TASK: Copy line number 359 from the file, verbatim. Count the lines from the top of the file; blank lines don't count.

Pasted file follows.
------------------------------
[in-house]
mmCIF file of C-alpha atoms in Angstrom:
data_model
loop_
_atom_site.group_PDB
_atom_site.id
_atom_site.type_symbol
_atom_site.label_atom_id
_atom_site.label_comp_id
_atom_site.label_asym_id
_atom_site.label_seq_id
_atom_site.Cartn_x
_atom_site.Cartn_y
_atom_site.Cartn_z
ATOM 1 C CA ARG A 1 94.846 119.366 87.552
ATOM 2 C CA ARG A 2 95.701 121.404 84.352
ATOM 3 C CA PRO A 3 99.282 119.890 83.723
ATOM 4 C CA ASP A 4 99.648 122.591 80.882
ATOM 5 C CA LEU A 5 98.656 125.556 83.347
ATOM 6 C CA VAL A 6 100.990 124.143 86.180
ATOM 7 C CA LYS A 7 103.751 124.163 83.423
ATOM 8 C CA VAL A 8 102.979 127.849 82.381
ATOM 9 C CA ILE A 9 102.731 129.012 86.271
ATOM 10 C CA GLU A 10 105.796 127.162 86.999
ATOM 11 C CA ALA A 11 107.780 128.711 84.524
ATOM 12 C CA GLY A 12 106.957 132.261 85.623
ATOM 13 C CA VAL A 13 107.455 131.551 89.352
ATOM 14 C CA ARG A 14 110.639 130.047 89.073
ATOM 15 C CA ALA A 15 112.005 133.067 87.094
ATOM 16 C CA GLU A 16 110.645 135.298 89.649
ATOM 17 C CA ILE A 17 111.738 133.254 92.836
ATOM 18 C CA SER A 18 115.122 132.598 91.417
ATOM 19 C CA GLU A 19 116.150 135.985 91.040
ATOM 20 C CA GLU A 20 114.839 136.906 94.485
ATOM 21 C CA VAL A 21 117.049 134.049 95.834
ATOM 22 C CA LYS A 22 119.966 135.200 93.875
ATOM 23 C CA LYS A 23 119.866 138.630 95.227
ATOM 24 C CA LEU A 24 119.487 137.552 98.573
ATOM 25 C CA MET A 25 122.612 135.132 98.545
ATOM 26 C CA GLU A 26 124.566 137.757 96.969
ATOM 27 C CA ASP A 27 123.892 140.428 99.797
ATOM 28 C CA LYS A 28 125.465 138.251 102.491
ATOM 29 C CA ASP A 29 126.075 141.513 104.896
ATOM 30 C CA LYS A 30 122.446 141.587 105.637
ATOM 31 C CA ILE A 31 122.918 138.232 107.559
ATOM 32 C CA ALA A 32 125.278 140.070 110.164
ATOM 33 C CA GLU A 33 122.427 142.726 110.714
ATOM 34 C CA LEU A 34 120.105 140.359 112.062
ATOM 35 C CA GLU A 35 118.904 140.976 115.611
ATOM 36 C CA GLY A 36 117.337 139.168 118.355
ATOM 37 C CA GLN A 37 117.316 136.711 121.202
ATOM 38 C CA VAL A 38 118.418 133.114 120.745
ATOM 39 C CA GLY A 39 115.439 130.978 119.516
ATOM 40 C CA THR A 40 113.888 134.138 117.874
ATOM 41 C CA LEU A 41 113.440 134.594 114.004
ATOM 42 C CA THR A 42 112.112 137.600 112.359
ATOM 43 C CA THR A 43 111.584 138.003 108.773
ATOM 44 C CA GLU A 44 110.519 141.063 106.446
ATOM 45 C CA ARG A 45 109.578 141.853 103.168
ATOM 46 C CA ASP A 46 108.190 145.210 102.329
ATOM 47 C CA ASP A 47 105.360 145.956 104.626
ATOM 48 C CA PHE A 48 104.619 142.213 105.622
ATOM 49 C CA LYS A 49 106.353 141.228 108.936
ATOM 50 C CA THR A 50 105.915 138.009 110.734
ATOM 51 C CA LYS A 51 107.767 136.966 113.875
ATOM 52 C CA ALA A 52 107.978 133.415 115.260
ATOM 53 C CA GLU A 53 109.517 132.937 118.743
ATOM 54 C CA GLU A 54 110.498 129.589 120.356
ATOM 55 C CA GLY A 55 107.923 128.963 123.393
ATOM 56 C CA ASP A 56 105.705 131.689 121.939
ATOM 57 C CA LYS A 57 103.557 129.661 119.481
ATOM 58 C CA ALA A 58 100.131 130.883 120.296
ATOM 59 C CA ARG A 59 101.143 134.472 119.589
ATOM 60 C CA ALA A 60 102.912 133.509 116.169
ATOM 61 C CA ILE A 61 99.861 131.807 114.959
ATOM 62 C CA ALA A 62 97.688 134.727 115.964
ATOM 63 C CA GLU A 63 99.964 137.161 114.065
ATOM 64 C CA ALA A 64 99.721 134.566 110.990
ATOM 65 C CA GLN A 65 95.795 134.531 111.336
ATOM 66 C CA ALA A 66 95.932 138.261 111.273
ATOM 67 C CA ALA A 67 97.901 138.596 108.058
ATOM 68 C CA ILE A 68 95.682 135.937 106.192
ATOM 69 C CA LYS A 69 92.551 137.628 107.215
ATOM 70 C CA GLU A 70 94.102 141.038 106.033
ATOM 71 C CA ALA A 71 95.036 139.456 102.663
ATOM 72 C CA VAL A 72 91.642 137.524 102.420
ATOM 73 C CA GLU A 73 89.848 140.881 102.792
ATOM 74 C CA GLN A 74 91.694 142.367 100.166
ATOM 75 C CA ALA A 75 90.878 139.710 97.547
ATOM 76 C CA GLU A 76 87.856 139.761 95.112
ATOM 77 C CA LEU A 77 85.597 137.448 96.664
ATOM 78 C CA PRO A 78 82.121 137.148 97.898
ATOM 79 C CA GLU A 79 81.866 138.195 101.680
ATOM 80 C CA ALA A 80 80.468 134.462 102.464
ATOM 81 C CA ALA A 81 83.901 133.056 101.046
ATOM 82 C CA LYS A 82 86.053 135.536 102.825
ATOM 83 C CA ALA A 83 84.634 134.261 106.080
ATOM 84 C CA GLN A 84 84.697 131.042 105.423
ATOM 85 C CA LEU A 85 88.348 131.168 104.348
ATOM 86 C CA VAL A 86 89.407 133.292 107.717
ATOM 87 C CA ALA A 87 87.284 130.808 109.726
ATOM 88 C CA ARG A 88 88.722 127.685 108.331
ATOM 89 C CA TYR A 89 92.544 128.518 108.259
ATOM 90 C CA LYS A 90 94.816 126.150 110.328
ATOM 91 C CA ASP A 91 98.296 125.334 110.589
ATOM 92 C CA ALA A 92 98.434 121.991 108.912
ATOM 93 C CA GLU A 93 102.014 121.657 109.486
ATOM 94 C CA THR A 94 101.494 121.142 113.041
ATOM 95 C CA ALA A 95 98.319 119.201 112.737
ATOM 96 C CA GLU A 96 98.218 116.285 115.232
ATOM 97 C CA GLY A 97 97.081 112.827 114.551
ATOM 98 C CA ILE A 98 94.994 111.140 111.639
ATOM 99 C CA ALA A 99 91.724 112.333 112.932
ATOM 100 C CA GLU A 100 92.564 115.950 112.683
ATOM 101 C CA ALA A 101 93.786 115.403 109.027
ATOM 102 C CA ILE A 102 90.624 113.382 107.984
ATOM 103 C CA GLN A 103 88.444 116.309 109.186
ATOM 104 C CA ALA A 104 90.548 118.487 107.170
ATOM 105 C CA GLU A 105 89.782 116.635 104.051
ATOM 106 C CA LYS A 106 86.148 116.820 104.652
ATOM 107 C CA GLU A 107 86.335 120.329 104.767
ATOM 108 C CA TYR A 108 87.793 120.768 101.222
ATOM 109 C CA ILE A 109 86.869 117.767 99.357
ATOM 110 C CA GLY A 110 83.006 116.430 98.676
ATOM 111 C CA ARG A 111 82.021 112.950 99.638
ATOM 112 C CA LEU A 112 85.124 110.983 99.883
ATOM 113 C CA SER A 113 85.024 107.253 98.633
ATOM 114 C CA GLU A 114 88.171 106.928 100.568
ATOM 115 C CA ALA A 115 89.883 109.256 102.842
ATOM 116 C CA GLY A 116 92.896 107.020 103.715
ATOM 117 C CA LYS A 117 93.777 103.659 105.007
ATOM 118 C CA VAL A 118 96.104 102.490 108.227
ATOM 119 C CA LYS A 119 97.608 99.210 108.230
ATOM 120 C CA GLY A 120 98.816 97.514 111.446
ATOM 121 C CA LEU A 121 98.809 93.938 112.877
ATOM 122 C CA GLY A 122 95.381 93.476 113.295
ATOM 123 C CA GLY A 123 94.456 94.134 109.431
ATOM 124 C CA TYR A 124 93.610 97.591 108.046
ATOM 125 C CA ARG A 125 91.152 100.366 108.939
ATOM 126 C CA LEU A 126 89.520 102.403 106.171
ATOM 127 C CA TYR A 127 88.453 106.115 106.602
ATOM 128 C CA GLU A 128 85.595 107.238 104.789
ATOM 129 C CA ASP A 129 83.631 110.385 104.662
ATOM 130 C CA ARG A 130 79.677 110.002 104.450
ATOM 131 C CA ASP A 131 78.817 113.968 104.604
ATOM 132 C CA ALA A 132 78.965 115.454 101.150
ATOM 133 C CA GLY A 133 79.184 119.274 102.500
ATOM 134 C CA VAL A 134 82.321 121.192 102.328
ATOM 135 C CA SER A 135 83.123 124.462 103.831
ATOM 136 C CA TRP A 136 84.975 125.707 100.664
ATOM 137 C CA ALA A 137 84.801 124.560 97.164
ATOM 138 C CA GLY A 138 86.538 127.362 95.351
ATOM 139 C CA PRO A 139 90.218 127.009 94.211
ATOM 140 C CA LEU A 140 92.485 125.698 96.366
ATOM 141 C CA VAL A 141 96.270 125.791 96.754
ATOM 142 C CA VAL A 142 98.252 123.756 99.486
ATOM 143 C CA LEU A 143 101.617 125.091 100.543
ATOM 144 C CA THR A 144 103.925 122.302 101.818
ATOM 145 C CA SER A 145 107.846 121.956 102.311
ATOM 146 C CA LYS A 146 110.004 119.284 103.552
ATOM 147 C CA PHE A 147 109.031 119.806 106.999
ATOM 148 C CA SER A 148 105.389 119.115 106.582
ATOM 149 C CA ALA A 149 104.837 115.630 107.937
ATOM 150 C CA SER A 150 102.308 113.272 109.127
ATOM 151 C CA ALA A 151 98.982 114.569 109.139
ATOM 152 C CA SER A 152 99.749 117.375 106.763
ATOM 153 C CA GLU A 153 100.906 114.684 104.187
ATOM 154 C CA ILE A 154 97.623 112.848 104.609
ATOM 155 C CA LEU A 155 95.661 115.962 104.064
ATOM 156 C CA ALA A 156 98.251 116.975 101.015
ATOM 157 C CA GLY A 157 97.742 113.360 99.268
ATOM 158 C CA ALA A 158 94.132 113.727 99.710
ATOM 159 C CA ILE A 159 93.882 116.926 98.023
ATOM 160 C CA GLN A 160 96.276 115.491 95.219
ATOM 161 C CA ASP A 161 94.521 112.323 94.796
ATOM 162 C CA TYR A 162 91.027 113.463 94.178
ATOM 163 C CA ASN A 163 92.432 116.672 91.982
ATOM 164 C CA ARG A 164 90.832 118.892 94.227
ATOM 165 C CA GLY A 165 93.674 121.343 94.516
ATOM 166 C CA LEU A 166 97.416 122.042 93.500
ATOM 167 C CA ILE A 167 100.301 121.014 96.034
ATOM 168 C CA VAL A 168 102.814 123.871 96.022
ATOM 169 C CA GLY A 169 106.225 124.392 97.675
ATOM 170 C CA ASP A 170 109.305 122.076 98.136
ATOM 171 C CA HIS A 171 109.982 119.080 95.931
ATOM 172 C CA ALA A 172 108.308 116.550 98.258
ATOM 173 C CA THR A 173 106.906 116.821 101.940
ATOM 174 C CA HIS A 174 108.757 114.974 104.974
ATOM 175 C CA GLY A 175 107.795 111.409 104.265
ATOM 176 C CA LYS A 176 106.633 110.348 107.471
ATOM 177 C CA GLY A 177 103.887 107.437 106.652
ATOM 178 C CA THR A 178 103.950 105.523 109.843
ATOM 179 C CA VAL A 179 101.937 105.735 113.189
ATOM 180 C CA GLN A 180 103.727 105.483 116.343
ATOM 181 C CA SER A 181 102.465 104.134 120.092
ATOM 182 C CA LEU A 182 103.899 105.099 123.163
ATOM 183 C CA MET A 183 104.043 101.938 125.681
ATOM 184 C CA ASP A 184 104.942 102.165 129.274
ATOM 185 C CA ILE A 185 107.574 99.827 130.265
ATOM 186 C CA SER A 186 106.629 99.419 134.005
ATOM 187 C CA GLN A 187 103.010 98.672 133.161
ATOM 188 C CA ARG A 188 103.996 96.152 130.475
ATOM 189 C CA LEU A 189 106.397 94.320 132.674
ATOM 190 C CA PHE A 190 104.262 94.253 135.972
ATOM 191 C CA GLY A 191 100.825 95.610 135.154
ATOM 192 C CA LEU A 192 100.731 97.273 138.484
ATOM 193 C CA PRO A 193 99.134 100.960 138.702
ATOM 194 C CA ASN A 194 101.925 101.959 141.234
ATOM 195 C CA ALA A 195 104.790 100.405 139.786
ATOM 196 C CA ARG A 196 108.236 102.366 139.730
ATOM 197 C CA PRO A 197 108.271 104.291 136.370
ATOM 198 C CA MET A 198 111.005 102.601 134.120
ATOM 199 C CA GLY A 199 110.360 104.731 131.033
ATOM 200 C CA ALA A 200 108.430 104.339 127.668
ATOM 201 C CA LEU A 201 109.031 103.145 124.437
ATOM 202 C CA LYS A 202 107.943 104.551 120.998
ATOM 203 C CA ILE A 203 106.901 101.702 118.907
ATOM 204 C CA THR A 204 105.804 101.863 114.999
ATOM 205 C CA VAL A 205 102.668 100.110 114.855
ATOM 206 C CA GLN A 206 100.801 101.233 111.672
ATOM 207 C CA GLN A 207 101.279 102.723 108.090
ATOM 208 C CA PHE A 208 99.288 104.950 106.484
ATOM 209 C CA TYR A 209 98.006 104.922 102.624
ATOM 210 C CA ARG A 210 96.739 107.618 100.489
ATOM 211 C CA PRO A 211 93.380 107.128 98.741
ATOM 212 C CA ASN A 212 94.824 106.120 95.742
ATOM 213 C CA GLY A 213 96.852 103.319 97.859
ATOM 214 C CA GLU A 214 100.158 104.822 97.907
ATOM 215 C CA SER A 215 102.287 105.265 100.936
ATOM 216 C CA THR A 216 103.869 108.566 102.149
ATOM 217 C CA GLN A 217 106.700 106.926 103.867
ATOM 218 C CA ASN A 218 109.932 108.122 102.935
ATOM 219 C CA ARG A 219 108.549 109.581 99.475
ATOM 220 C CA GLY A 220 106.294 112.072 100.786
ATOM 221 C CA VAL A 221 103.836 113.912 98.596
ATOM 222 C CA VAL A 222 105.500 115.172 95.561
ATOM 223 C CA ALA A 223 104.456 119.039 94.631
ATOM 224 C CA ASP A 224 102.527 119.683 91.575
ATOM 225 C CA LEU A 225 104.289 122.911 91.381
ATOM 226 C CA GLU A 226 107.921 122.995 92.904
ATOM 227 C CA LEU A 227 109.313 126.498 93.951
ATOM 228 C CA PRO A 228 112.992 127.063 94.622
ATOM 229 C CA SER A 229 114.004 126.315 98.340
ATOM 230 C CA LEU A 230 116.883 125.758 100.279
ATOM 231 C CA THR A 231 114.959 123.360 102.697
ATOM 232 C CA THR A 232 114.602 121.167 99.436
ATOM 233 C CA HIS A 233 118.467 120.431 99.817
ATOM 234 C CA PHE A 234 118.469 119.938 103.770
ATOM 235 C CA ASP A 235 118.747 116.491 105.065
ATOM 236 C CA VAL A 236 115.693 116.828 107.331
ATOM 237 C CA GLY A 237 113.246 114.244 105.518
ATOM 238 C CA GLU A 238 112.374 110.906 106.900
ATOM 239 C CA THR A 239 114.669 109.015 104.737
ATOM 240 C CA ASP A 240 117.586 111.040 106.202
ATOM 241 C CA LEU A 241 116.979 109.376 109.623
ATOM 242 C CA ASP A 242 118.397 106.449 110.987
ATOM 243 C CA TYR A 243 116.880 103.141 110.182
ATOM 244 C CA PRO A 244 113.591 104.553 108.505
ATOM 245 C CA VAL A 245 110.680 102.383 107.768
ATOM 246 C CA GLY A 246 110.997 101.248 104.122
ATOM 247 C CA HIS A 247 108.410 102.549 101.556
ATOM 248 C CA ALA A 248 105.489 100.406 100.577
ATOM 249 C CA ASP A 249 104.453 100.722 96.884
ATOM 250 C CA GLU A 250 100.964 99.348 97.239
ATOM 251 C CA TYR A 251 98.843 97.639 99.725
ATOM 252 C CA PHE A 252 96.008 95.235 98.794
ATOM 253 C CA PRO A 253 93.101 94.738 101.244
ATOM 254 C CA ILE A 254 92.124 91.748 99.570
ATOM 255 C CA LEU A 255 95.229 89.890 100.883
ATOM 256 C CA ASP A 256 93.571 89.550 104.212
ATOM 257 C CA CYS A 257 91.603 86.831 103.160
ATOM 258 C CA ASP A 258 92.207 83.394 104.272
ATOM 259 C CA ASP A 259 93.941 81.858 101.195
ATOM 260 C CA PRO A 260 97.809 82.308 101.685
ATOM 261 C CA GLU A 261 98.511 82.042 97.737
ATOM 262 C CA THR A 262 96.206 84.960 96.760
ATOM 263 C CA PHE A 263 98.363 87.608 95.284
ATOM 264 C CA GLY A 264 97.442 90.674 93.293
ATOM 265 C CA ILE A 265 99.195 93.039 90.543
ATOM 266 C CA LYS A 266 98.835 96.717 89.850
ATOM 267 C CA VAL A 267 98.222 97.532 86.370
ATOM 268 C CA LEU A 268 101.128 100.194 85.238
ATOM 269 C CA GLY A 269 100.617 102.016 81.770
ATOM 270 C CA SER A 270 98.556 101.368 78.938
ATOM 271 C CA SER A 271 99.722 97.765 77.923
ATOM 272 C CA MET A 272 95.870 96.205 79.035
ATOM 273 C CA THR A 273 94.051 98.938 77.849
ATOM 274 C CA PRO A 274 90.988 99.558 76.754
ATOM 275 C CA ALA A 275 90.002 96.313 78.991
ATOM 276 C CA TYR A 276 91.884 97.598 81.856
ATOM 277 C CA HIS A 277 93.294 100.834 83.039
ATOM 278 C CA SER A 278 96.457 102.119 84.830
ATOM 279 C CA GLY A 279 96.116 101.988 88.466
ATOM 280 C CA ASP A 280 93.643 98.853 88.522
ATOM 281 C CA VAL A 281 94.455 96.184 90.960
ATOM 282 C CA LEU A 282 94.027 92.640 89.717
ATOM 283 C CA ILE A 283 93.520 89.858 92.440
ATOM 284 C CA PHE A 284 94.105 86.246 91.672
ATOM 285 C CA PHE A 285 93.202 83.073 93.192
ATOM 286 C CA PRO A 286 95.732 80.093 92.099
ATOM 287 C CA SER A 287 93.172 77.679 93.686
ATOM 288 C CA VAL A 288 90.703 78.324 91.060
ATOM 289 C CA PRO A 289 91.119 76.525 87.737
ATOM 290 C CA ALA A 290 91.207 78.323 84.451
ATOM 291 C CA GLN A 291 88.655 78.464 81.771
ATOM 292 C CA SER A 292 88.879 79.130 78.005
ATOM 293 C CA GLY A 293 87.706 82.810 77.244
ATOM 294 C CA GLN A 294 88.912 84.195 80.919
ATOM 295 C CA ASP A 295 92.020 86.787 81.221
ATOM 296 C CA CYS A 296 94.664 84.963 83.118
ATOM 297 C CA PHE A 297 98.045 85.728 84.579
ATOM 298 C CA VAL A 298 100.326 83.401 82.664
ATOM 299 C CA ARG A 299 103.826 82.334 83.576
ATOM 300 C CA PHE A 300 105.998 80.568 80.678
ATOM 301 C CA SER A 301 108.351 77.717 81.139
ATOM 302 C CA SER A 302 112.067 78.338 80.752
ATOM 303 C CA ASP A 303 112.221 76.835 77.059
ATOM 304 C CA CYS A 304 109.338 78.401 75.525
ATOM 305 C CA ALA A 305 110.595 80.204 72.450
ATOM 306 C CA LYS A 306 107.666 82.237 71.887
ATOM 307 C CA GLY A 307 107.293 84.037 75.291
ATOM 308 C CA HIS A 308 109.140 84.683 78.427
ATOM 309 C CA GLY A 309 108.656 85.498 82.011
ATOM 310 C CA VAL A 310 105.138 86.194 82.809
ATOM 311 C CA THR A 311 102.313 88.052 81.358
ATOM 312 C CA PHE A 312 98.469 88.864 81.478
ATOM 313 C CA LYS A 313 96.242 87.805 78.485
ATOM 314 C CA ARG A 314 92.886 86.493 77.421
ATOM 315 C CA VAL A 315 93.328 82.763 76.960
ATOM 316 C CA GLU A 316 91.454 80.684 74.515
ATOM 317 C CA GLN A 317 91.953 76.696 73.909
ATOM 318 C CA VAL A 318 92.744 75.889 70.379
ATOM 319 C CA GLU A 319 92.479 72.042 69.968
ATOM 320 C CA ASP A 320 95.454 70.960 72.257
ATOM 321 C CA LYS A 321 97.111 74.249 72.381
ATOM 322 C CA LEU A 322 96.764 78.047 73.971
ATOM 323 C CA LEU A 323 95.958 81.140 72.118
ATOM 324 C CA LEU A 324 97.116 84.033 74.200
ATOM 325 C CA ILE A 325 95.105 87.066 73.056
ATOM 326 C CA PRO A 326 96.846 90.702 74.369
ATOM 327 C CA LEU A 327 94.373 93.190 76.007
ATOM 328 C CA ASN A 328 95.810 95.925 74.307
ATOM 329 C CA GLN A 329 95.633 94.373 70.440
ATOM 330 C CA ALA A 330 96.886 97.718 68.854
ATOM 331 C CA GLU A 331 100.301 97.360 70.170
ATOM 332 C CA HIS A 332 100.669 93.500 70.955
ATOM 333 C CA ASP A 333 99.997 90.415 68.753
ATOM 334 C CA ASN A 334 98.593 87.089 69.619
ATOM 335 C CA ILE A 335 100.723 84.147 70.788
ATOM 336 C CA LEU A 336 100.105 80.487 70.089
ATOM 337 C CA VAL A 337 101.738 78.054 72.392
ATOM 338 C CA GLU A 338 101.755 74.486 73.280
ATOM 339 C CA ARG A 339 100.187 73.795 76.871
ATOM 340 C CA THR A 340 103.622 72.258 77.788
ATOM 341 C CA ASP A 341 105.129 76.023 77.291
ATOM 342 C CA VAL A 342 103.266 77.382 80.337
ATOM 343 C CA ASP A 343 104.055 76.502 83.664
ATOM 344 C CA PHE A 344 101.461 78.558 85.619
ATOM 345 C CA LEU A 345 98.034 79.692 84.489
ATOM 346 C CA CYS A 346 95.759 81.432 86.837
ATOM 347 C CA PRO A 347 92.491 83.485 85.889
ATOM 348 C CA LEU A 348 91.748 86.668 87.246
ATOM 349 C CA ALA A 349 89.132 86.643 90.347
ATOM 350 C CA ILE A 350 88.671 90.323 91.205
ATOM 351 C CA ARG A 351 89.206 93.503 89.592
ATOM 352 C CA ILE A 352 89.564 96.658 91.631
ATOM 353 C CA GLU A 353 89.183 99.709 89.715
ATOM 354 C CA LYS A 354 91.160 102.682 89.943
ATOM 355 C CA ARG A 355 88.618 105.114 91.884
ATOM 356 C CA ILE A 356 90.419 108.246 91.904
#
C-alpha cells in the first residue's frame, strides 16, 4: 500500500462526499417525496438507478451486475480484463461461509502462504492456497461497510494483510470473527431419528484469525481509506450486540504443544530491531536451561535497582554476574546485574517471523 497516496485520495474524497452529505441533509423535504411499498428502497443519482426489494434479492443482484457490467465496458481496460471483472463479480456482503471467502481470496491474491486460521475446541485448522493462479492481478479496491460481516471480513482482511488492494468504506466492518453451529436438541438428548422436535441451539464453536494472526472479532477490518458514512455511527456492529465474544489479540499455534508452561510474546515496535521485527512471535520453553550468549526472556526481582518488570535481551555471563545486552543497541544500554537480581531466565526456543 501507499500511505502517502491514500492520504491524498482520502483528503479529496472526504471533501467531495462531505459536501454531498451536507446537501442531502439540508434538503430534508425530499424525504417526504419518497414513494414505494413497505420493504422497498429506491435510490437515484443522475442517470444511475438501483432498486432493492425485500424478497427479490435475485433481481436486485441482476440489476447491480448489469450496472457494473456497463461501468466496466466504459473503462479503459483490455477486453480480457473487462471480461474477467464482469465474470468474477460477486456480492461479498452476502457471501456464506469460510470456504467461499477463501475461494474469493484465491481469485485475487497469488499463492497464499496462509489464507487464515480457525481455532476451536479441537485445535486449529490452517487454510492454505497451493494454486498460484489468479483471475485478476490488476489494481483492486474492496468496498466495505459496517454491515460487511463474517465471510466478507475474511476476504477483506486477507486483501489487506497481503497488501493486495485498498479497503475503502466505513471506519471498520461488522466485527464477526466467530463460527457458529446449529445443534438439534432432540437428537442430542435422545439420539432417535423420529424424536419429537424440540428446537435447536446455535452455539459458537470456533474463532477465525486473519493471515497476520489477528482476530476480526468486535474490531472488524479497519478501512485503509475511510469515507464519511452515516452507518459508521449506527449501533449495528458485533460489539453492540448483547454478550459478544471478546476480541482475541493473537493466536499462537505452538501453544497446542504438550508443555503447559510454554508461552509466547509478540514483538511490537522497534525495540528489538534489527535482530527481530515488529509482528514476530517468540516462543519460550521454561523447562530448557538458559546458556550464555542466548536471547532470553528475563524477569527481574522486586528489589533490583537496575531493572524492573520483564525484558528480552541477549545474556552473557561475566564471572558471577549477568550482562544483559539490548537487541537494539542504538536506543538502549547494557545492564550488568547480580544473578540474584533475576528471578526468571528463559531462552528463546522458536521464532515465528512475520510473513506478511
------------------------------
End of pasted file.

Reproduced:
ATOM 345 C CA LEU A 345 98.034 79.692 84.489